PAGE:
By steve nelson
I'd like to offer some perspective on the Nov. 13 Tribune article "Utah governor weighing options to Snake Valley water standoff."
We've conducted research on the Spring Valley and Snake Valley groundwater system and recently published our findings in Hydrogeology Journal, an international academic publication.
Should Utah sign an agreement with Nevada on exportation of water to Las Vegas?
Before any pact is entered, it is in the best interest of Utah that the way groundwater moves is understood by the parties involved and affected.
The traditional view, the so-called interbasin flow model, maintains that the fractured limestones that make up much of the bedrock beneath the desert mountains and valleys of western Utah and eastern Nevada allow water to flow quite freely. In other words, water can flow beneath multiple valleys, and the mountains that separate them, as long as there is limestone to flow through.
The interbasin flow model views limestone as one enormous aquifer. This view has two implications for Utah. First, water beneath Spring Valley, Nevada, should flow into Snake Valley, Utah; thus, water development in Nevada can impact water availability in Utah.
Second, water development in such a large aquifer is like sucking water through little straws from a very large cup. You can "drink" for a long time.
Although the technical details are beyond the scope of an op-ed piece, our research strongly suggests that the interbasin flow model is largely wrong. Each basin behaves more-or-less independently. Water development is more like sucking water through straws from many small cups.
Even a 2011 report by U.S. Geological Survey scientists generally supports our view, although this federal agency has been a chief proponent of interbasin flow for decades.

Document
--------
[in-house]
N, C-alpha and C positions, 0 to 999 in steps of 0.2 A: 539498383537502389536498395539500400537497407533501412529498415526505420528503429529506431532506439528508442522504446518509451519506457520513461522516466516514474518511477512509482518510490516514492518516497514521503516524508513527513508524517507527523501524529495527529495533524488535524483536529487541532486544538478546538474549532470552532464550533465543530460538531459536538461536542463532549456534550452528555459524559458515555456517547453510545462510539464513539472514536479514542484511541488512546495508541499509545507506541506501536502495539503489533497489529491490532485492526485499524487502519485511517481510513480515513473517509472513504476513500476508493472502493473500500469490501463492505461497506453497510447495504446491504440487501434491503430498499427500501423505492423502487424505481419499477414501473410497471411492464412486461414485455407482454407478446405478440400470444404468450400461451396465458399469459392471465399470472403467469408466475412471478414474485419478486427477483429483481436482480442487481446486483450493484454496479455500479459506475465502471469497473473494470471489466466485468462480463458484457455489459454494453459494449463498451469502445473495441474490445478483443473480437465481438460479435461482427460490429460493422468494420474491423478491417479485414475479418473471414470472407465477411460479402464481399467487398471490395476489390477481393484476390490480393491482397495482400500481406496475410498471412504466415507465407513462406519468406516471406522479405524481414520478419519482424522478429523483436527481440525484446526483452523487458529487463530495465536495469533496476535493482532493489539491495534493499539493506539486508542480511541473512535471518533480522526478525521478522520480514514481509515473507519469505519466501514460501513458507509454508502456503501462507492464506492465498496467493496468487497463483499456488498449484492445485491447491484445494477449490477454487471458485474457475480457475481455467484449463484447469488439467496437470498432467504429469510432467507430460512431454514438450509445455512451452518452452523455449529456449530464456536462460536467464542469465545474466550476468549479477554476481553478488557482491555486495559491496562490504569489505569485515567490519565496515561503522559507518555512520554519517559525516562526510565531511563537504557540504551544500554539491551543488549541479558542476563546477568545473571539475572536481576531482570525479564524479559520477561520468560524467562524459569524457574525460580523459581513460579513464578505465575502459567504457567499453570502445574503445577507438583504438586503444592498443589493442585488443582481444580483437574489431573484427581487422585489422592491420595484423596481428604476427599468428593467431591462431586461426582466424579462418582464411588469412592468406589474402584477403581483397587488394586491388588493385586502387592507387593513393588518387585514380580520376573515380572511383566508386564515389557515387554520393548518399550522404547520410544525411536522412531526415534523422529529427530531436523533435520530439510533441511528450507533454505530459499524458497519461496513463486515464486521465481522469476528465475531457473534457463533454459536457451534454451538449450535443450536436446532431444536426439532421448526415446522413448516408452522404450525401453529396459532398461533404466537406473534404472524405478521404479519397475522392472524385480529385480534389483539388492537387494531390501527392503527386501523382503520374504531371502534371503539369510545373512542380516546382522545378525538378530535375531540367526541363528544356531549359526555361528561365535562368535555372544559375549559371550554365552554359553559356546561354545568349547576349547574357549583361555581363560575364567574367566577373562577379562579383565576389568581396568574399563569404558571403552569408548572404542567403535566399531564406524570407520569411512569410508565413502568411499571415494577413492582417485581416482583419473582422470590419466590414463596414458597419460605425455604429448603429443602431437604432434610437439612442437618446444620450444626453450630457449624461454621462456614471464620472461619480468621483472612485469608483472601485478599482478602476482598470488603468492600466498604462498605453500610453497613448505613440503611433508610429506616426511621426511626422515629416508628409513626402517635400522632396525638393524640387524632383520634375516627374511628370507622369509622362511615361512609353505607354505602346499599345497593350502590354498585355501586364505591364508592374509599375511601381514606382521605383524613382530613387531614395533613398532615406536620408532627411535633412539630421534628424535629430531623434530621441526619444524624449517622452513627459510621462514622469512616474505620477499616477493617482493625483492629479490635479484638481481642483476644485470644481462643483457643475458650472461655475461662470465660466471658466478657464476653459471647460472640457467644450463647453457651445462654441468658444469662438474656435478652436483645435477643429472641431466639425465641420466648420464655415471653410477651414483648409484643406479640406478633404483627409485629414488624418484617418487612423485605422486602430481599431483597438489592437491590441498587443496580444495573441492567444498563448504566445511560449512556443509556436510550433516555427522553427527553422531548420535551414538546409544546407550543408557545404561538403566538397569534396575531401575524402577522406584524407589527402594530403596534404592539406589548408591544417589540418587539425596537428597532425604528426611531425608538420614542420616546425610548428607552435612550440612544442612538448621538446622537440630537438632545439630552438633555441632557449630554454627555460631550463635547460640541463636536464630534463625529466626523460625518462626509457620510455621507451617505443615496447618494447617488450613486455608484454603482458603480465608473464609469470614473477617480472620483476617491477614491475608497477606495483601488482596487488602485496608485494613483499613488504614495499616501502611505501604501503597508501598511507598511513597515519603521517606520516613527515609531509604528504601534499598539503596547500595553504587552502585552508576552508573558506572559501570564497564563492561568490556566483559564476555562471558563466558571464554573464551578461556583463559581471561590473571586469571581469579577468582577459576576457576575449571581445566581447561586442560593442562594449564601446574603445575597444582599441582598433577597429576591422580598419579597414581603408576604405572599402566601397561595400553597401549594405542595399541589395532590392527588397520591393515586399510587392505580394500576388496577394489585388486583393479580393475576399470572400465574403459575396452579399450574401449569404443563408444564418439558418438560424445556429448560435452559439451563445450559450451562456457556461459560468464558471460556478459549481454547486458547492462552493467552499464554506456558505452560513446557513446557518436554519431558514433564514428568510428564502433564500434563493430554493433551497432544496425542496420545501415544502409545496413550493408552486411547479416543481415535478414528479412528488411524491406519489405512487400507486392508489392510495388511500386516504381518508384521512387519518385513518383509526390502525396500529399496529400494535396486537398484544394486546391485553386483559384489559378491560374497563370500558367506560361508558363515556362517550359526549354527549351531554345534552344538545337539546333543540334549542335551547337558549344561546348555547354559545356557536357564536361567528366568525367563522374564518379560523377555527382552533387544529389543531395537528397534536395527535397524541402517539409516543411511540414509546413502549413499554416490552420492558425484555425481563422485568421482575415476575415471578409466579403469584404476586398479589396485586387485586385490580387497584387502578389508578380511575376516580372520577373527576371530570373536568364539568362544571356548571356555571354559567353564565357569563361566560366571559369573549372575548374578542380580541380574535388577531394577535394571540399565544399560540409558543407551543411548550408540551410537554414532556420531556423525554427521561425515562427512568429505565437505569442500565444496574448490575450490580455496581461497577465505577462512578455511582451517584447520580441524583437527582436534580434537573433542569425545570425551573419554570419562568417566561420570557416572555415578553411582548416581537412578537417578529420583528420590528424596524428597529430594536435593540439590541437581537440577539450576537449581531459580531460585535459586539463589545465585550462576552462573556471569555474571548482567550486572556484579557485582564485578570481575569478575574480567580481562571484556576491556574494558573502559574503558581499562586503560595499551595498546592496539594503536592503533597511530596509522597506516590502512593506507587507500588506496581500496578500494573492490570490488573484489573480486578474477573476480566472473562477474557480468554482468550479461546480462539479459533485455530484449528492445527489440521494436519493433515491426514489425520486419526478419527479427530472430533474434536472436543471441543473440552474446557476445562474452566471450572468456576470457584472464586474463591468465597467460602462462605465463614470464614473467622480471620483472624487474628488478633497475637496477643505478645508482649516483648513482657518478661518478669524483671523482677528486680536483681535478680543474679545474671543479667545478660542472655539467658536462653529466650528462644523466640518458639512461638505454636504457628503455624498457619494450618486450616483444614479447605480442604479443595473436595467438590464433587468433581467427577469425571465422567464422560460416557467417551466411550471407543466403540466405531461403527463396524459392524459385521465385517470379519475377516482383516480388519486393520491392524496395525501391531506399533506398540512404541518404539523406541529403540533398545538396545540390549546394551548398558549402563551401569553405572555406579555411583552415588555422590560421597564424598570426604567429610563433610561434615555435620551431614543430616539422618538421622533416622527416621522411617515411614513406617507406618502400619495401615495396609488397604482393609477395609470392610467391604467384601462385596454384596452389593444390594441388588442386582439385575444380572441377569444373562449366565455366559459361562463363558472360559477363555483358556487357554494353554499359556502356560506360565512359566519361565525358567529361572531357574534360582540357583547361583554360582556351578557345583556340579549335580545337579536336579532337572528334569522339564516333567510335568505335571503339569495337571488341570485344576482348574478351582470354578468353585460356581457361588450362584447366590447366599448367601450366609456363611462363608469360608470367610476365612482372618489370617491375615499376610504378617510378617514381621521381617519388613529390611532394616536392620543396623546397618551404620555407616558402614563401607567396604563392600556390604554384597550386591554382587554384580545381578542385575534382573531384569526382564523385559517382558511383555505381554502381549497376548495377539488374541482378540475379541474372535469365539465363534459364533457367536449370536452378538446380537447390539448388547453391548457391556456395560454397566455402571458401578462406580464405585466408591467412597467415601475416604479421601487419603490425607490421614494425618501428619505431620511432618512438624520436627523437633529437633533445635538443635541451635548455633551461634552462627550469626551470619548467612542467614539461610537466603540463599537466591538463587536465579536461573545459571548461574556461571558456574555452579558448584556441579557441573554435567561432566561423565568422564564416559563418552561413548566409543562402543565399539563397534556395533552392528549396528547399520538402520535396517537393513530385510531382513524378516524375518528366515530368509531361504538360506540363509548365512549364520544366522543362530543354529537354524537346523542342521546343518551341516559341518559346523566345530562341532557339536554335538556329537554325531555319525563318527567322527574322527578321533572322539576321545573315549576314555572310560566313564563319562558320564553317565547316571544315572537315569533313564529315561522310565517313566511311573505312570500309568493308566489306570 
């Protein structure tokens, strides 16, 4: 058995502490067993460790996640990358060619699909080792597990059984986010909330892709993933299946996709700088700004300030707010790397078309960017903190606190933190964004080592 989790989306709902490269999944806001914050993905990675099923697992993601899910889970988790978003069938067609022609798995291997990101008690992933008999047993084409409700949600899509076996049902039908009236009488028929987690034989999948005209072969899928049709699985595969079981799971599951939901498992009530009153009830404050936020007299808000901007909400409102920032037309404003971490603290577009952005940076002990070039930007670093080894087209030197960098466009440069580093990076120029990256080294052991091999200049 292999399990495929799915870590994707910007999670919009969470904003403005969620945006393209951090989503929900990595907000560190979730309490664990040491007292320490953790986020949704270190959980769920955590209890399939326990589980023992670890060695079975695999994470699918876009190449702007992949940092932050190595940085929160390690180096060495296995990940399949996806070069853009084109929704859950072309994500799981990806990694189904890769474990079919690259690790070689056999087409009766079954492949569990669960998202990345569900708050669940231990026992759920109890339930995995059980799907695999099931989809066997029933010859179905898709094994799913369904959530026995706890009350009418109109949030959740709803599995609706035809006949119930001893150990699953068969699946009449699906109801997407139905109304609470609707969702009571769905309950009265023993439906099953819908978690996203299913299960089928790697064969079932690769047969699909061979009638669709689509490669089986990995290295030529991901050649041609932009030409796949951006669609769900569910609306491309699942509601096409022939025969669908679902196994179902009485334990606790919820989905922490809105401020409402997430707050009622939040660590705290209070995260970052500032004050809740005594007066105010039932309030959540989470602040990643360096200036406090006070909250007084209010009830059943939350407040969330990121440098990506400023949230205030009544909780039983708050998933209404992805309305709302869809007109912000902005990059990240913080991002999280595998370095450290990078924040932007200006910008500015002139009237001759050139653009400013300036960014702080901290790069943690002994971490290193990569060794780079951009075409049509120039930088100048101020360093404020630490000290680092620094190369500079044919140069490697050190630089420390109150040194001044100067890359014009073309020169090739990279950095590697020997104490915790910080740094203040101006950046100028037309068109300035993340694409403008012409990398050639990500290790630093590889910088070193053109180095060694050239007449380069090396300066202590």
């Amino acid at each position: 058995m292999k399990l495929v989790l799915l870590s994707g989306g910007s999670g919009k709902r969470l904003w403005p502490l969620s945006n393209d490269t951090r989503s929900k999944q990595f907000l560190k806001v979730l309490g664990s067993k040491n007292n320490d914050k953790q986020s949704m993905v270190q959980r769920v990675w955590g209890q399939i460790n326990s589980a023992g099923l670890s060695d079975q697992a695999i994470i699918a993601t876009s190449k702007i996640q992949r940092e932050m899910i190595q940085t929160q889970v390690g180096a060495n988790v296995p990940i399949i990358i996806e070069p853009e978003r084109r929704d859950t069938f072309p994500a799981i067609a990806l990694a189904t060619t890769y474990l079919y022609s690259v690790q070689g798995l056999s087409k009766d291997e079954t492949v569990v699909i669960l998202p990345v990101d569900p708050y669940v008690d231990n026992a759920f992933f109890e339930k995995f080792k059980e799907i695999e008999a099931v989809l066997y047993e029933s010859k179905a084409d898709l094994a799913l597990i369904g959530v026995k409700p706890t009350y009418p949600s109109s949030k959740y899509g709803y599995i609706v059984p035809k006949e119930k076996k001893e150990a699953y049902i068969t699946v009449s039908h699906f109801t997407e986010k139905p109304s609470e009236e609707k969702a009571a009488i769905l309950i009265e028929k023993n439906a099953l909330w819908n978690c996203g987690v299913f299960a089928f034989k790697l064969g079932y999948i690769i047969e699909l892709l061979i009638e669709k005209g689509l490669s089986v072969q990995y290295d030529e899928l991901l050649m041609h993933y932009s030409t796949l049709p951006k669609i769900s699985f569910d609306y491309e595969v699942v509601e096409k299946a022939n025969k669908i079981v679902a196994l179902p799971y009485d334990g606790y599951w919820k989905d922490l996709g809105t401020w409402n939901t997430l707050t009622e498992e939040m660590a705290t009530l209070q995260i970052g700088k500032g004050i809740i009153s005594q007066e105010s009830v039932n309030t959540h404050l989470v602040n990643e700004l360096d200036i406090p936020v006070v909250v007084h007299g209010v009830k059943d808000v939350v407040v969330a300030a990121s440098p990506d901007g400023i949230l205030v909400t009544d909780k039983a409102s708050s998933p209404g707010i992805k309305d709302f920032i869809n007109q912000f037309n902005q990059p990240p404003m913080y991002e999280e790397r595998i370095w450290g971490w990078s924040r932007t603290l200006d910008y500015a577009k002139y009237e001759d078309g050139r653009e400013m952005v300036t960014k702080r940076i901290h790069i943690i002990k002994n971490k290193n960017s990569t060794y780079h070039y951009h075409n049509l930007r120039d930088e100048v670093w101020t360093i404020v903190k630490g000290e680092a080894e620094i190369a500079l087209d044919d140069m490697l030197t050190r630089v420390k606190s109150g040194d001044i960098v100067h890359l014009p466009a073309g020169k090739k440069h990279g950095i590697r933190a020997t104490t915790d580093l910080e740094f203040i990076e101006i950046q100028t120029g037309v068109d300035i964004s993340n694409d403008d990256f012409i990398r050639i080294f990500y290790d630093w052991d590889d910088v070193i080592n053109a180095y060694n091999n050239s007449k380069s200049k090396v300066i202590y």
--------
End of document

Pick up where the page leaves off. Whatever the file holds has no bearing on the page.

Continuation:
The water beneath Snake Valley is, in many areas, much older than the water in Spring Valley. Whenever groundwater is extracted faster than it is replenished, it is being mined. Exploiting older water only worsens impacts of groundwater mining as the natural system replenishes it only very slowly.
Although some development in Spring Valley, Nevada, might be sustainable and have little impact on Utah, large-scale water development in Snake Valley could rapidly deplete groundwater resources. Although Snake Valley is largely in Utah, the Southern Nevada Water Authority (SNWA) has had its eyes on Snake Valley. Due to the antiquity of its water, large-scale development from Snake Valley should be vigorously resisted.
Our work also suggests that monitoring declining spring flows and water levels in wells as a safeguard against excessive development is fundamentally flawed. If it takes decades of pumping for spring flows to decline, it will take centuries for those flows to recover on their own once pumping stops even if the climate does not change. And really, who believes the pumping will stop once started?
Depending on your point of view, our research offers both good and bad news for water resources in Snake Valley. Given my environmentalist bent, part of me wishes that the development of water in Spring Valley would clearly and immediately impact Utah, providing direct leverage to put a stop to the whole boondoggle.
However, that is not my chief concern at this moment, which is that the whole SNWA proposal may be based on a faulty view of how groundwater moves in this part of the world.
The impacts of water development cannot be anticipated until the way in which water moves, how much of it there is, and how long it has been in the ground are understood.
Until that day, Gov. Gary Herbert should not sign anything.
Steve Nelson is a professor of geochemistry at Brigham Young University.